Why the Price of Your Wine-By-The-Glass Might Be Going Up

Bars and restaurants across the country are hunting for creative ways to ease the impact of inflation.

a.kitchen + a.bar
a.kitchen + a.bar | Photo courtesy of High Street Hospitality Group
a.kitchen + a.bar | Photo courtesy of High Street Hospitality Group

If you thought your wine was safe from rising prices, guess again. Inflation and its related side effects are spilling into the glass, and you may see its impacts at your favorite restaurants and bars.

“Inflation really hit us hard this year. We held off as long as we could, but about four months or so ago, I realized that, if I wanted to keep pouring the caliber of wines that we were known for pouring, I just had to charge another dollar or two,” says Frank Kinyon, beverage and service director at Philadelphia’s a.kitchen + a.bar. “There just wasn’t any way around it.”

A local wine-by-the-glass favorite since its 2014 opening, a.kitchen + a.bar was a 2022 semifinalist for the James Beard Foundation’s Outstanding Wine Program award. The menu features a plethora of natural, traditional, and rare wines. These days, most of what’s listed by the glass will run you upward of $18.

Though the inflation rate eased to 7.7% in October, that hasn’t changed the fact that it’s harshly influenced the costs of rent, groceries, and every other commodity humans hold dear.

“Food prices are really affecting wine bars and restaurants, and fuel costs, too. In some instances, these establishments pass those additional costs onto the customer,” says Liz Young, head of investment strategy at personal finance company SoFi.

a.kitchen + a.bar
a.kitchen + a.bar | Photo courtesy of High Street Hospitality Group

Inflation doesn’t affect the general price of alcohol and wine like other consumer products, according to a recent WineSearcher.com report. Rather, it’s bars and restaurants specifically where costs have ballooned due to inflation as sort of a trickle-down effect of the rising prices of nearly everything else.

Think of it like this: When fuel prices went through the roof due earlier in the year, the increase also impacted various corners of the supply chain. Glass bottle production prices were higher, as were the costs for shipping and transporting those heavy glass bottles. That’s resulted in some winemakers raising their prices, so some bars and restaurants have had to raise their by-the-glass or bottle prices in order to be profitable—or even solvent.

Some establishments are finding creative ways to keep their wine list and menu prices down. “Supporting local and domestic producers is one work around inflation and keeping prices down, and it keeps customers engaged. They get excited to find these gems from their own backyard. And as buyers, it’s our job to find these amazing wines and bring them to the people who want them,” says Zack Eastman, co-owner of Chicago wine bar and bottle shop Easy Does It.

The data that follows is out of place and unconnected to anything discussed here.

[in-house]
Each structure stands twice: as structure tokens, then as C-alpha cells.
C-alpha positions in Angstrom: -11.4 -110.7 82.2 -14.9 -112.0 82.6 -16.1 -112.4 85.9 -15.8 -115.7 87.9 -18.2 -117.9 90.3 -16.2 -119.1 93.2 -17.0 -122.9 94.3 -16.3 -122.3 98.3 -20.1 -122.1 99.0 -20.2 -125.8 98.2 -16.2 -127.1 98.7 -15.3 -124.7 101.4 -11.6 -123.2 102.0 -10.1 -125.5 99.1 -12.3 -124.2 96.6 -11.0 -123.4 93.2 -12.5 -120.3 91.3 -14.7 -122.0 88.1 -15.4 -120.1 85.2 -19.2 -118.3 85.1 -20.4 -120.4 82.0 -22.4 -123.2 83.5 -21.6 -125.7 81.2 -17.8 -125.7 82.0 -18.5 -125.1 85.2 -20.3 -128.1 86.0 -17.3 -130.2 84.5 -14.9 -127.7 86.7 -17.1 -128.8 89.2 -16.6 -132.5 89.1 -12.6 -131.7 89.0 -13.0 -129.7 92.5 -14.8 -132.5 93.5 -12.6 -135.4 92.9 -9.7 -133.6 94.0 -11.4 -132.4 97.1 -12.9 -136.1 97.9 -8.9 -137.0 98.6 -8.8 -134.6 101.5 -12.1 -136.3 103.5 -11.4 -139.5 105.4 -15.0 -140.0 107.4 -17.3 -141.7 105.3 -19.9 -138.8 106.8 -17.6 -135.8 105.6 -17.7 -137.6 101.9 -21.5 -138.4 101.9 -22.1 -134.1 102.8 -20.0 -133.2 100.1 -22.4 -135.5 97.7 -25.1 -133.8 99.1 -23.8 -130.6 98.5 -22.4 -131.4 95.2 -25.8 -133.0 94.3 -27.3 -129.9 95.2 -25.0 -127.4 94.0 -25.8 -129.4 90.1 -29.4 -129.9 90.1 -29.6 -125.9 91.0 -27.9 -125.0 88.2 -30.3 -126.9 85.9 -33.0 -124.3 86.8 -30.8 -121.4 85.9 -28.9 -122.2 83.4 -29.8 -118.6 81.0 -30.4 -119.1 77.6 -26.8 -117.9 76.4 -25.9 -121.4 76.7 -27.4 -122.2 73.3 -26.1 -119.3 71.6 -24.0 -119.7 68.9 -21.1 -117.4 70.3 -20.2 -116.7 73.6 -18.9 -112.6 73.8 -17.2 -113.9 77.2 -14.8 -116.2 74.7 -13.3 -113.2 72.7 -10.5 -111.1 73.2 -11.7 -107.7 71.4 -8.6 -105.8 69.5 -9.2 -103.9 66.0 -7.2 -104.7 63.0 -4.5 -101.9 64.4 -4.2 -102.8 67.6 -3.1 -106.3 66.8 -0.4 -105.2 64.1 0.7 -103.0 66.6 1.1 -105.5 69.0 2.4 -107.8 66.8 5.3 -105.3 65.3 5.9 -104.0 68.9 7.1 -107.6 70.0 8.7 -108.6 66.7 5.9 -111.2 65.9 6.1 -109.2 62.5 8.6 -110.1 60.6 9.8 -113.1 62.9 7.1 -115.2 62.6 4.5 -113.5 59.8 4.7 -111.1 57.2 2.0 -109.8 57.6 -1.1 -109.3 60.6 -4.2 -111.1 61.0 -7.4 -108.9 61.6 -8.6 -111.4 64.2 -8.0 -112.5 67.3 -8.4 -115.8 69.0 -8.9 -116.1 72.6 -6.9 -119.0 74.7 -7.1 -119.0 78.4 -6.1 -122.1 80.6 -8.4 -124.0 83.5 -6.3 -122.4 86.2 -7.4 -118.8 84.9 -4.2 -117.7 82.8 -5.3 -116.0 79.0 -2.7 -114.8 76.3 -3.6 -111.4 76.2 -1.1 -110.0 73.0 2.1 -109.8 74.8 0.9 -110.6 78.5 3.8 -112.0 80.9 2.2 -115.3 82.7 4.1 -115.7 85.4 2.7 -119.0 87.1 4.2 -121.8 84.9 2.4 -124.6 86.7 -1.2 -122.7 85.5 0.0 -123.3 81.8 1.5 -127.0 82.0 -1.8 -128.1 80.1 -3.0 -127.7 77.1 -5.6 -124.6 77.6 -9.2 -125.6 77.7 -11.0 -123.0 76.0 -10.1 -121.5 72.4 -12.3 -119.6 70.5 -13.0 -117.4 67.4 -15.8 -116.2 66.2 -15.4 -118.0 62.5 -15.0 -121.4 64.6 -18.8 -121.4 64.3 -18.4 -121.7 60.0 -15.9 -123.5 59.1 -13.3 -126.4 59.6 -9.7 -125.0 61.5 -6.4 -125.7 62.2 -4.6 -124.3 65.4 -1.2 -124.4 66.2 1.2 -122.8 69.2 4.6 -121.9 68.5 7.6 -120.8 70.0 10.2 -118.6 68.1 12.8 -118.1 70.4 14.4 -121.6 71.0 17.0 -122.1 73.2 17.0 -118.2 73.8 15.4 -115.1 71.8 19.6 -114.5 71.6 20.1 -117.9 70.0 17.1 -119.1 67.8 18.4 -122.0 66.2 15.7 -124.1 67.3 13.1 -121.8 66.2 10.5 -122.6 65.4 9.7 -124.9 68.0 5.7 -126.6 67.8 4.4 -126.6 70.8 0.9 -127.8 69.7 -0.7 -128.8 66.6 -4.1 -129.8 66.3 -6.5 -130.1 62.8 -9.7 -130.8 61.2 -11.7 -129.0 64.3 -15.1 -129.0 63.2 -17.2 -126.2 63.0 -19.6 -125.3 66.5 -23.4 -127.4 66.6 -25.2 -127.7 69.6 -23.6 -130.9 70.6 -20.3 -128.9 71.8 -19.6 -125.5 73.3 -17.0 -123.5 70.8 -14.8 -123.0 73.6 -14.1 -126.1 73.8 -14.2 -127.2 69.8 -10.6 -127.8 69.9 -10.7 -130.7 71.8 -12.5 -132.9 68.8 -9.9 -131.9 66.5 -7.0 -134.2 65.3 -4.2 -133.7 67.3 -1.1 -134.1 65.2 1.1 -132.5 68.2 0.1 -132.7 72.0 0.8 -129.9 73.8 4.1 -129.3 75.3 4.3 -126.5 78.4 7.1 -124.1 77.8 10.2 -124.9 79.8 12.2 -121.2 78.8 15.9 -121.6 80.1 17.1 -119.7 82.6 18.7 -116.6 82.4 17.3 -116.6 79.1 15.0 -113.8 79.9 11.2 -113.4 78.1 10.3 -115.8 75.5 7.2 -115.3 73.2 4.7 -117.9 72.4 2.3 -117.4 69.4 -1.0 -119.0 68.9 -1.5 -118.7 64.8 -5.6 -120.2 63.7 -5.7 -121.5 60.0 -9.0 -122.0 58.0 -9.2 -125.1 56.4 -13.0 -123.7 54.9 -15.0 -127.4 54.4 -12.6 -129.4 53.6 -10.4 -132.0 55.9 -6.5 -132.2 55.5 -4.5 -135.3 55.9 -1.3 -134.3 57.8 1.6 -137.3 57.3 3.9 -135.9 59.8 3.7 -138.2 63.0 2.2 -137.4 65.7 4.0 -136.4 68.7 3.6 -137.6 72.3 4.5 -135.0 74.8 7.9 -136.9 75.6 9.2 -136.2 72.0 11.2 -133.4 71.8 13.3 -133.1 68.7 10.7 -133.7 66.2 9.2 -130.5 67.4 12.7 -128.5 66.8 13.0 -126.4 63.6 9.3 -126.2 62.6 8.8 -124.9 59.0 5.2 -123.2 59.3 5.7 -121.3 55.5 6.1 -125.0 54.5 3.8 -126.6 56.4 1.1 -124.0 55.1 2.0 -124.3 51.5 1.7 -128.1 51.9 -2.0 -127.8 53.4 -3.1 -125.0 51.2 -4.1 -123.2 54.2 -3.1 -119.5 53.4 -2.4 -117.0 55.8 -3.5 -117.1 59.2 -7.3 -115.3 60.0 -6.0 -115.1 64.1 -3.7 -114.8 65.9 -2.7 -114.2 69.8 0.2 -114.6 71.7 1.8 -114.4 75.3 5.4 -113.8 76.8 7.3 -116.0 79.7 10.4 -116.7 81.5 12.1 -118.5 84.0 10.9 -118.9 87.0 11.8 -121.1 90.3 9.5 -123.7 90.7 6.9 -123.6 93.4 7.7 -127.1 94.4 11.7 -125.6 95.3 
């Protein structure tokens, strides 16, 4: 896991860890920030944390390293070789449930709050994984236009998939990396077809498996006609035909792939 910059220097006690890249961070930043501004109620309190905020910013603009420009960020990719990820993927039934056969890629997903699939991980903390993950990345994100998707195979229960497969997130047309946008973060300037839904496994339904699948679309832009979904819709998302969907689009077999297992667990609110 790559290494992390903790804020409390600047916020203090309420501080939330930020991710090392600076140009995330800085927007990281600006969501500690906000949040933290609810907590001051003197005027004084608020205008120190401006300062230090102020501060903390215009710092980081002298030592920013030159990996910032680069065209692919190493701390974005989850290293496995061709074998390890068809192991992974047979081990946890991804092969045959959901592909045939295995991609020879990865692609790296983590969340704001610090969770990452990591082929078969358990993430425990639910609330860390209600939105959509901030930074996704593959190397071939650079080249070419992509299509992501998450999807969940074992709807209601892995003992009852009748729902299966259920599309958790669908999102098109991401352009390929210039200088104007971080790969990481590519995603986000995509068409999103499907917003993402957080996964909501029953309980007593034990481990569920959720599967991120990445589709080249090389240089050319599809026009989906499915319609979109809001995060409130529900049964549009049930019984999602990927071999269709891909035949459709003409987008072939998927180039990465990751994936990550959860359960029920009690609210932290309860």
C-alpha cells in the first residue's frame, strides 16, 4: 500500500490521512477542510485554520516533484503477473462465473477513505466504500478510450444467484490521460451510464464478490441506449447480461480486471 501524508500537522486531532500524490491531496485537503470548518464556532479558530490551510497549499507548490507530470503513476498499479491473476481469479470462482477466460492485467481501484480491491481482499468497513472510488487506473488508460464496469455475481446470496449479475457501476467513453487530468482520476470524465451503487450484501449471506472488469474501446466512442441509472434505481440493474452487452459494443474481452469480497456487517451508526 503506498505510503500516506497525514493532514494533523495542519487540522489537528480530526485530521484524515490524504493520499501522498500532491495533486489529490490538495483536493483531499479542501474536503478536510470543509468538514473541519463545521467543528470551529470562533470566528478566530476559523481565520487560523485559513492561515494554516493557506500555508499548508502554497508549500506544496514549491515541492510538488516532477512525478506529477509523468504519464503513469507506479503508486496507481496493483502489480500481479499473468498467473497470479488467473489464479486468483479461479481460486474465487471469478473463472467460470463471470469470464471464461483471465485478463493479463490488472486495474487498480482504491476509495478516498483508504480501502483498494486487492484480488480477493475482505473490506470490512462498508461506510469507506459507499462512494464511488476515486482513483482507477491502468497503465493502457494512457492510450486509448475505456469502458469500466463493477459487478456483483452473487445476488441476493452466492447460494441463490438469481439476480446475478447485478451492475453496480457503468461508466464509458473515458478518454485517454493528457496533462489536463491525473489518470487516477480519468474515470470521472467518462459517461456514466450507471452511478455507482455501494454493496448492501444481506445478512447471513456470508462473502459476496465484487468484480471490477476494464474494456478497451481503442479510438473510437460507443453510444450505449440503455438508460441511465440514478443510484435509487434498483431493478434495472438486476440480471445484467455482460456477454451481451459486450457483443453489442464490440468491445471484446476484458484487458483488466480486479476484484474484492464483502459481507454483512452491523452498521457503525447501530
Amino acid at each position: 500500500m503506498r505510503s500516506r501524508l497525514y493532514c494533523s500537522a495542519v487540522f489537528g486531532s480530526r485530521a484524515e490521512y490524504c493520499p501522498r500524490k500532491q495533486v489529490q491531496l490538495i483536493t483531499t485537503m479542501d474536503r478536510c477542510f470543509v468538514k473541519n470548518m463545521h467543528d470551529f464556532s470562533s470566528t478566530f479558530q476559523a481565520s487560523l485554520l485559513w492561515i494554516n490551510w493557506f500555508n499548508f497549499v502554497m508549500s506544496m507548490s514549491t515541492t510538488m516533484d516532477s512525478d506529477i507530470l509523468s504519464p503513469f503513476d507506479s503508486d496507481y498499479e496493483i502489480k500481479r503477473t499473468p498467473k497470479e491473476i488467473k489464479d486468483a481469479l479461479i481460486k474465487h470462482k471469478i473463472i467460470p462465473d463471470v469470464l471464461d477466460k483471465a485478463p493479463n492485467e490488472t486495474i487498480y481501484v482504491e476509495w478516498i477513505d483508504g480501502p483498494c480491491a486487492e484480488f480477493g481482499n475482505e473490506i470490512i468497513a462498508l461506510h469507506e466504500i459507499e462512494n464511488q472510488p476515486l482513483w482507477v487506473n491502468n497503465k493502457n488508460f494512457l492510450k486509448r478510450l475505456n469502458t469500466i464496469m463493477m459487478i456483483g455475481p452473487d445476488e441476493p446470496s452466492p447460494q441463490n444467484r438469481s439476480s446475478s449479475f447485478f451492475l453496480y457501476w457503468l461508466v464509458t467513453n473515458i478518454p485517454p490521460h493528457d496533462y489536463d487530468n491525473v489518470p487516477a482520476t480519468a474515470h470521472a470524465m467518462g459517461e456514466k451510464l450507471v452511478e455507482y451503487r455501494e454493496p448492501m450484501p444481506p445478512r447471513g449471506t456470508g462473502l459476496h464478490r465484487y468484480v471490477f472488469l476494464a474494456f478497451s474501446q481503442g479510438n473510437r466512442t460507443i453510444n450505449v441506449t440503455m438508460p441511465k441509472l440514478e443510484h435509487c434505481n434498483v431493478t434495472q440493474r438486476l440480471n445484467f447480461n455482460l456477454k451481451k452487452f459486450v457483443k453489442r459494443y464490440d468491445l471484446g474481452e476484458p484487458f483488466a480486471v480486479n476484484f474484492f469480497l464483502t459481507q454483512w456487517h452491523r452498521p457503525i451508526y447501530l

There’s not much Erin Riley can do to keep the price of Champagne down at her Napa Valley sparkling wine bar, Be Bubbly. However, “looking for local and other global bubbles allows me to offer a more economical experience for people, even in today’s climate,” she says.

Easy Does It
Easy Does It bottle shop | Photo by Clayton Hauck

Riley has a few other hacks for keeping general operational costs low. “We’re still mom and pop, so I can do things like go to Walmart and buy my supplies. I don’t have to go through a big buy-rite business. If you have access to do things like that, I think you can manage your costs well and prevent raising the prices on your menu,” she says.

A strong spirits and cocktail program is also a big help in maintaining wine-by-the-glass prices.

“You generally make a better margin on liquor, spirits, and cocktails,” says Kinyon. “Honestly, if a.bar’s drink program wasn’t so popular, we wouldn’t be able to do the wine-by-the-glass menu that we do. The spirits are really the buoy that supports the wine.”

Eastman, who also keeps a few craft cocktails on his menu, agrees. “Don’t solely depend on wine. Having a business so specific can make it very difficult to get through harder times like these.”

Lessons learned during the harshest days of pandemic shutdowns remain prudent, he says. “Try to add retail in addition to your bar license. Who knows when another pandemic will hit? That’s another way to keep your cash flow going by selling to-go and doing it legally. Having that other source of revenue can really come in handy, and it just gives you another opportunity to really engage with customers and your community.”

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Janice Williams is a contributor to Thrillist.